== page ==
In an article entitled, “SIRT3 Reverses Aging-Associated Degeneration” published online on 31st January, 2013 in the journal Cell Reports (DOI:10.1016/j.celrep.2013.01.005), Katharine Brown and eight other associates from the University of California, Berkeley report of a major advance in understanding the molecular mechanisms behind aging while providing new hope for the development of targeted treatments for age-related degenerative diseases. Researchers were able to turn back the molecular clock by infusing the blood stem cells of old mice with a longevity gene and rejuvenating the regenerative potential of aged stem cells. The biologists found that SIRT3, one among a class of proteins known as sirtuins, plays an important role in helping aged blood stem cells cope with the stress. When they infused the blood stem cells of old mice with SIRT3, the treatment boosted the formation of new blood cells, a piece of evidence of a reversal in the age-related decline in the function of old stem cells. Sirtuins have taken the spotlight in this quest as the importance of this family of proteins to the aging process becomes increasingly clear. Notably, SIRT3 is found in the mitochondria of a cell that helps control growth and death. Previous studies have shown that the SIRT3 gene is activated during calorie restriction, which has been shown to extend lifespan in various species.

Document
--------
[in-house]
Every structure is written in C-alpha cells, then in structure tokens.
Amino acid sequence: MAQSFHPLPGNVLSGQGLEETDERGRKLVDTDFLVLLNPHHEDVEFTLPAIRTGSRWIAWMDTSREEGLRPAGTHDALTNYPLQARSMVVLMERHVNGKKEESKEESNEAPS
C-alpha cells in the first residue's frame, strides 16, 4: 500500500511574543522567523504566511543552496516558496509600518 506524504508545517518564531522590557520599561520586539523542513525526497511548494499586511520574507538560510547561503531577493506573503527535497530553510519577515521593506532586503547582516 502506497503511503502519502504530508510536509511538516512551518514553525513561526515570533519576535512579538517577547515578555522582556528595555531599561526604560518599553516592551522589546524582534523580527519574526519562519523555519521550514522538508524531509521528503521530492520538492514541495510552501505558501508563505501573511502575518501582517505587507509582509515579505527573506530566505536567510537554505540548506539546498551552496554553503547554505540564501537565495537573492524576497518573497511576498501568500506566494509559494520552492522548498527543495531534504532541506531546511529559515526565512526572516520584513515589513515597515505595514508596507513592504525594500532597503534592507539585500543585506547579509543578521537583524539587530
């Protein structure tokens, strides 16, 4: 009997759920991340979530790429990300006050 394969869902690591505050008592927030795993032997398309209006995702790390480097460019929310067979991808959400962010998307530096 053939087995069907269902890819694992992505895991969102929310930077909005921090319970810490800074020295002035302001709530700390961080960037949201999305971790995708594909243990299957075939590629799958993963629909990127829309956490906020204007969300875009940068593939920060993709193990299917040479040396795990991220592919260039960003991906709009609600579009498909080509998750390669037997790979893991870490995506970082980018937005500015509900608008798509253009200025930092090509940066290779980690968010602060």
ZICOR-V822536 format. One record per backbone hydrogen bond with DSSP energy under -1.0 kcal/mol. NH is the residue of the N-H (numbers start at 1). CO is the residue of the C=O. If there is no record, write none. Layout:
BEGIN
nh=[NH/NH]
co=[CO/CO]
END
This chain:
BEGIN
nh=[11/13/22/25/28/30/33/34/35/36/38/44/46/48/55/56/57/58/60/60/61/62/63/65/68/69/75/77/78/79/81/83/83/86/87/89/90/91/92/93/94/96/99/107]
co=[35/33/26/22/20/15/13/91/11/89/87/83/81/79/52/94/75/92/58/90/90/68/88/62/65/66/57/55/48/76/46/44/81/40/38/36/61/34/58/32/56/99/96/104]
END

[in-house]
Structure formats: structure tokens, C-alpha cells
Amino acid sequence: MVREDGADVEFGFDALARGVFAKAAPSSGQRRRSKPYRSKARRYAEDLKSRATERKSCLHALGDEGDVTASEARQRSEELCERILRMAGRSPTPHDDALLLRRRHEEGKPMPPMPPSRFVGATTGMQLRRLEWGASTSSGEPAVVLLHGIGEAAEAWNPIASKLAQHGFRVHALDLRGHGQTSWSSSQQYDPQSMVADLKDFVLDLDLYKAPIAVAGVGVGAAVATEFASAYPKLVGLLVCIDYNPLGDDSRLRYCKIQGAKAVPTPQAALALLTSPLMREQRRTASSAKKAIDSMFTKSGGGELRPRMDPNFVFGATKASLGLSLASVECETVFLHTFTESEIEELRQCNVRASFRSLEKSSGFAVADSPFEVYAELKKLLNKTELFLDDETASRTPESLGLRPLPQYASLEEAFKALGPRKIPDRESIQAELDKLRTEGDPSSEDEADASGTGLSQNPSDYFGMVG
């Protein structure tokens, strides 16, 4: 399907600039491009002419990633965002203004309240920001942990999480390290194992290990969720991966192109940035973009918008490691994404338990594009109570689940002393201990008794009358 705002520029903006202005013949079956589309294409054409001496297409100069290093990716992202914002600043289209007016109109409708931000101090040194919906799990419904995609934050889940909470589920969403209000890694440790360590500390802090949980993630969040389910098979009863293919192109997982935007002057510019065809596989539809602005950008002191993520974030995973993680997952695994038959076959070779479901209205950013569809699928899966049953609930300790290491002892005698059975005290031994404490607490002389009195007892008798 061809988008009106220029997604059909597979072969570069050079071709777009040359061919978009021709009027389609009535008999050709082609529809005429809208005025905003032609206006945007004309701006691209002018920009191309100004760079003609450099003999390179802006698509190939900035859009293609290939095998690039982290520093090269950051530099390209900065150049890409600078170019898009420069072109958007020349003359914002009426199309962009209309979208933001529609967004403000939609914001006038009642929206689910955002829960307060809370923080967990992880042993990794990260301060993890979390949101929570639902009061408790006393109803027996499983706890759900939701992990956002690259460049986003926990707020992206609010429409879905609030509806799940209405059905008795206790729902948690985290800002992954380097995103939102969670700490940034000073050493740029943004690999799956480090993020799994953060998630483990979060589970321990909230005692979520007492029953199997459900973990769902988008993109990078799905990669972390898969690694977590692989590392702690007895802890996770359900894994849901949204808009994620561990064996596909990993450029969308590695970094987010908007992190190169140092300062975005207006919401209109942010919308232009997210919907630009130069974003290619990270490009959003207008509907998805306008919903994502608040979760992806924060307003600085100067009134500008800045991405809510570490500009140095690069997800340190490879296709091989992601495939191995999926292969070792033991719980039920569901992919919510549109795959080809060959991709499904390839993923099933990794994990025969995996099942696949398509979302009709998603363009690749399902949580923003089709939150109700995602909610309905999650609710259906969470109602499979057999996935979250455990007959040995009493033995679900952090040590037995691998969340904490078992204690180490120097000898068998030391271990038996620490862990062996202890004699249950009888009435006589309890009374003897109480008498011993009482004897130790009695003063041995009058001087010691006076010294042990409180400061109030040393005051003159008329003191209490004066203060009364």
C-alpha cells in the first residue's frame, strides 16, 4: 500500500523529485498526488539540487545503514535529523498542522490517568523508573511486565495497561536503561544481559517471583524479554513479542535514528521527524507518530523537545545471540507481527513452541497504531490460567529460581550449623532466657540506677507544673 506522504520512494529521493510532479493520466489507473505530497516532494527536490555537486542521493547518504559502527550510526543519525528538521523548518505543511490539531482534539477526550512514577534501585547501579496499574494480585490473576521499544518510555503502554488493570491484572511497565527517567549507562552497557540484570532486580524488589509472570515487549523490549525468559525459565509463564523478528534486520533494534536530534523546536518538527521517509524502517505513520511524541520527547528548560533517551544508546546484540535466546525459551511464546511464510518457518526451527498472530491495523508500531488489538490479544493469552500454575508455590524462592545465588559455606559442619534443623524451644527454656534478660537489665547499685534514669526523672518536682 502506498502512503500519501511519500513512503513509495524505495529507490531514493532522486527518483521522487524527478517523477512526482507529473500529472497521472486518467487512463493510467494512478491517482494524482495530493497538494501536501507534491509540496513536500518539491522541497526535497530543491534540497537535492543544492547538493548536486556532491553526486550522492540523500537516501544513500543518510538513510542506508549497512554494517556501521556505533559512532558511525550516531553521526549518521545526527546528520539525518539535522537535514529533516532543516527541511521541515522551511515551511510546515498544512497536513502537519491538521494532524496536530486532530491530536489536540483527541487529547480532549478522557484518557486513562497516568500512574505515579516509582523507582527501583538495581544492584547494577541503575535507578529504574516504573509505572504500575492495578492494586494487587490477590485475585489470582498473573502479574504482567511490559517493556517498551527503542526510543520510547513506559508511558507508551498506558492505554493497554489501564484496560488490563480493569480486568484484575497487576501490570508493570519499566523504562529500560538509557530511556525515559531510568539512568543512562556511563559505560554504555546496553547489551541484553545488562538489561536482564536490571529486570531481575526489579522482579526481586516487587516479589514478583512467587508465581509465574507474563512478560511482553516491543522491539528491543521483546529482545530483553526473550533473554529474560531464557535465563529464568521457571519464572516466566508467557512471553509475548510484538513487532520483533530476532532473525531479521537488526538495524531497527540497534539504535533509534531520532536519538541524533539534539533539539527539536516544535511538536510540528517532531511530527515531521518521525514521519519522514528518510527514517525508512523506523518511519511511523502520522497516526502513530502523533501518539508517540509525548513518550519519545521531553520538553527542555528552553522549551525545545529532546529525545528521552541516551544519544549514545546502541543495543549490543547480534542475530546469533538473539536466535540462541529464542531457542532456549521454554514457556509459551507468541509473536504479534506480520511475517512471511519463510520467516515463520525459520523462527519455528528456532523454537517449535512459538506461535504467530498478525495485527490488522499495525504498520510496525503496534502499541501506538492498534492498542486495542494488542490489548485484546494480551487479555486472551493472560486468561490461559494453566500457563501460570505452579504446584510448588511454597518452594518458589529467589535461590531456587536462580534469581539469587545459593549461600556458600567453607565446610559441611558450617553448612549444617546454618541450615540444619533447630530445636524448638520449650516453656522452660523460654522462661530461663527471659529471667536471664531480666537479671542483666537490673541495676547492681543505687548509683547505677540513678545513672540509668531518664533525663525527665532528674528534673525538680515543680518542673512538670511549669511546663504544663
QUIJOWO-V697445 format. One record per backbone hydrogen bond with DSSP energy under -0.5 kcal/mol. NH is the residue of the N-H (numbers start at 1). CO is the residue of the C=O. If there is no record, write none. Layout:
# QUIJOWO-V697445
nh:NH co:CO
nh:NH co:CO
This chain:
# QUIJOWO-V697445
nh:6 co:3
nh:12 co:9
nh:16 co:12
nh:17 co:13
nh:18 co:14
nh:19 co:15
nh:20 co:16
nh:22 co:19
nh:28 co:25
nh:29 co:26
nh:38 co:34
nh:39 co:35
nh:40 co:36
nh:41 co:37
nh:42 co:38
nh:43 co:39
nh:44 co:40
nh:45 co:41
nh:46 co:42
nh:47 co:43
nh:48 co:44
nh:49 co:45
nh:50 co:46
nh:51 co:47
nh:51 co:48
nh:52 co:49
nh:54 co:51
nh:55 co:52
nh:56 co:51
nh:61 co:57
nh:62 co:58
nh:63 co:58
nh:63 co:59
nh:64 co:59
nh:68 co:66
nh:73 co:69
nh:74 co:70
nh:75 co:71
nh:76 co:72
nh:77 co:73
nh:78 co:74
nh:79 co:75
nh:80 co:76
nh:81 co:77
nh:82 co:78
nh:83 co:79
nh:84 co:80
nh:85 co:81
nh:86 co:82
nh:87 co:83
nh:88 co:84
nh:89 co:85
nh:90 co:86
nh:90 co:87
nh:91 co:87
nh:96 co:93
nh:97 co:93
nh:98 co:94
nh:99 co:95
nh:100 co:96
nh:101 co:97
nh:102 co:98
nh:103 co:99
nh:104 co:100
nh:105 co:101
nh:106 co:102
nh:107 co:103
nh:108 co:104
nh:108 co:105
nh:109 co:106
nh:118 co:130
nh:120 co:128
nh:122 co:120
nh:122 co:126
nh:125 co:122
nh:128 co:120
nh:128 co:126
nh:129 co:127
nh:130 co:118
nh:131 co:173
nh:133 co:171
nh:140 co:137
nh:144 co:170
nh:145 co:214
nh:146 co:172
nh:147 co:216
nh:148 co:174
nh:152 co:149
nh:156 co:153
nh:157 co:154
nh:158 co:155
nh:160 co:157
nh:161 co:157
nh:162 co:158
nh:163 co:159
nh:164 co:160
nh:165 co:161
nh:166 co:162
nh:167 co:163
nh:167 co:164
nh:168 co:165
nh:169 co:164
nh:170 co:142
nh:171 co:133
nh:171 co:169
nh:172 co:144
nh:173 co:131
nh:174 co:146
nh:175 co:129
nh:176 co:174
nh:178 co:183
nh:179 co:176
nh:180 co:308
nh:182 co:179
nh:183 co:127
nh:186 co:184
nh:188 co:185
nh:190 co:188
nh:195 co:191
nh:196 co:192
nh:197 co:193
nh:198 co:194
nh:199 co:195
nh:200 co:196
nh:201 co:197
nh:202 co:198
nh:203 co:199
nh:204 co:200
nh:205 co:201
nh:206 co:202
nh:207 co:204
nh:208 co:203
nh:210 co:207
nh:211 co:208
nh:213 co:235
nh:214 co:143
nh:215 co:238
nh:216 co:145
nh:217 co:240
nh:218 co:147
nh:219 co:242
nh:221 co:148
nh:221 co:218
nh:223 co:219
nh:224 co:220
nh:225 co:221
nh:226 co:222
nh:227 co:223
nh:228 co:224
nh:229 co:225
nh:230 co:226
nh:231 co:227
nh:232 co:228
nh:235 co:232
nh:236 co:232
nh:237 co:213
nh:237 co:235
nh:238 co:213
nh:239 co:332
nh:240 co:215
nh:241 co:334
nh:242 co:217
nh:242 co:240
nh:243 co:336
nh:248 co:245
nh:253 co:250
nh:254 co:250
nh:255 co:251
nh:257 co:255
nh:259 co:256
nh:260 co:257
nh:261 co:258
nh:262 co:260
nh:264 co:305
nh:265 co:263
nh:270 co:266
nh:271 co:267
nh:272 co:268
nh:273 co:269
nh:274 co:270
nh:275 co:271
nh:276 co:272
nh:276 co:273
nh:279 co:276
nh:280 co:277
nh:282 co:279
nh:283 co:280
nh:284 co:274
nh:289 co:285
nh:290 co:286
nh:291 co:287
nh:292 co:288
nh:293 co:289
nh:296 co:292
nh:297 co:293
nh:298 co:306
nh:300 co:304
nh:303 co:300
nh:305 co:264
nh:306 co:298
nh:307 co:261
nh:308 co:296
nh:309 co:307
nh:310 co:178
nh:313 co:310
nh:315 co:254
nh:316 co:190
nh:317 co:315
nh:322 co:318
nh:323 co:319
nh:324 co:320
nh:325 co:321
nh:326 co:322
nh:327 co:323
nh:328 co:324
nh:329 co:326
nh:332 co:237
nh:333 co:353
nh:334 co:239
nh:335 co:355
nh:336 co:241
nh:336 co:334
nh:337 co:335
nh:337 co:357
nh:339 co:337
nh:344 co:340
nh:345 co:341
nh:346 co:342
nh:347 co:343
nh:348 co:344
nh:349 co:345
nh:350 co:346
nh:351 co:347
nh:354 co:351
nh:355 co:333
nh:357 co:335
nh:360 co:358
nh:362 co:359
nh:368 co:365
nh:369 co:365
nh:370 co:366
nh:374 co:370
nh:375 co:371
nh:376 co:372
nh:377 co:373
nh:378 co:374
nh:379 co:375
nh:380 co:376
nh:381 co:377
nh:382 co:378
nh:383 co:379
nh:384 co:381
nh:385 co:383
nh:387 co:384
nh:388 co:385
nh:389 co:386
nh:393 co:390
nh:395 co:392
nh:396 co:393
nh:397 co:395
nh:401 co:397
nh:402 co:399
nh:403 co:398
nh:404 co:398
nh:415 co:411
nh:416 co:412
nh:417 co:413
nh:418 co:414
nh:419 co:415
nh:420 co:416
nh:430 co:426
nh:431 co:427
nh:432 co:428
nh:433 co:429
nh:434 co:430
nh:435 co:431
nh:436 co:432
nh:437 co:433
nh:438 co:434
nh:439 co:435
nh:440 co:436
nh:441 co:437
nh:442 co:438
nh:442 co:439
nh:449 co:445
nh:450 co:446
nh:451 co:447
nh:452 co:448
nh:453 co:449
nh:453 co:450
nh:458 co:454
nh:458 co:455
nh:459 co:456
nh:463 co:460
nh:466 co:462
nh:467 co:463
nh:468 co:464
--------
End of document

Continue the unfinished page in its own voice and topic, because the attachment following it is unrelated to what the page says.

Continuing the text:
To gauge the effects of aging, the researchers studied the function of adult stem cells. The adult stem cells are responsible for maintaining and repairing tissue, a function that breaks down with age. They focused on hematopoietic, or blood, stem cells because of their ability to completely reconstitute the blood system capable of successful bone marrow transplantation.
The researchers first observed the blood system of mice that had the gene for SIRT3 disabled. Surprisingly, among young mice, the absence of SIRT3 made no difference. It was only when time crept up on the mice that things changed. By the ripe old age of two, the SIRT3-deficient mice had significantly fewer blood stem cells and decreased ability to regenerate new blood cells compared with regular mice of the same age.
It appears that in young cells, the blood stem cells function well and have relatively low levels of oxidative stress burdening the body that results from the harmful byproducts of metabolism. At this youthful stage, the body’s normal anti-oxidant defenses can easily deal with the low stress levels, so differences in SIRT3 are less important. According to the principal investigator, Danica Chen, “When we get older, our system doesn’t work as well, and we either generate more oxidative stress or we can’t remove it as well, so levels harmful products build up. Under this condition, our normal anti-oxidative system can’t take care of us, requiring SIRT3 to kick in to boost the anti-oxidant system. However, SIRT3 levels also drop with age; so over time, the system is overwhelmed.”
To see if boosting SIRT3 levels could make a difference, the researchers increased the levels of SIRT3 in the blood stem cells of aged mice. That experiment rejuvenated the aged blood stem cells, leading to improved production of blood cells. According to the lead author Catharine Brown their results will pave the way toward developing rejuvenative therapy where one could increase a protein’s expression without increasing the risk of diseases like cancer. (summarized by Sumaiya Farah Khan of Plant biotechnology Laboratory, DU.)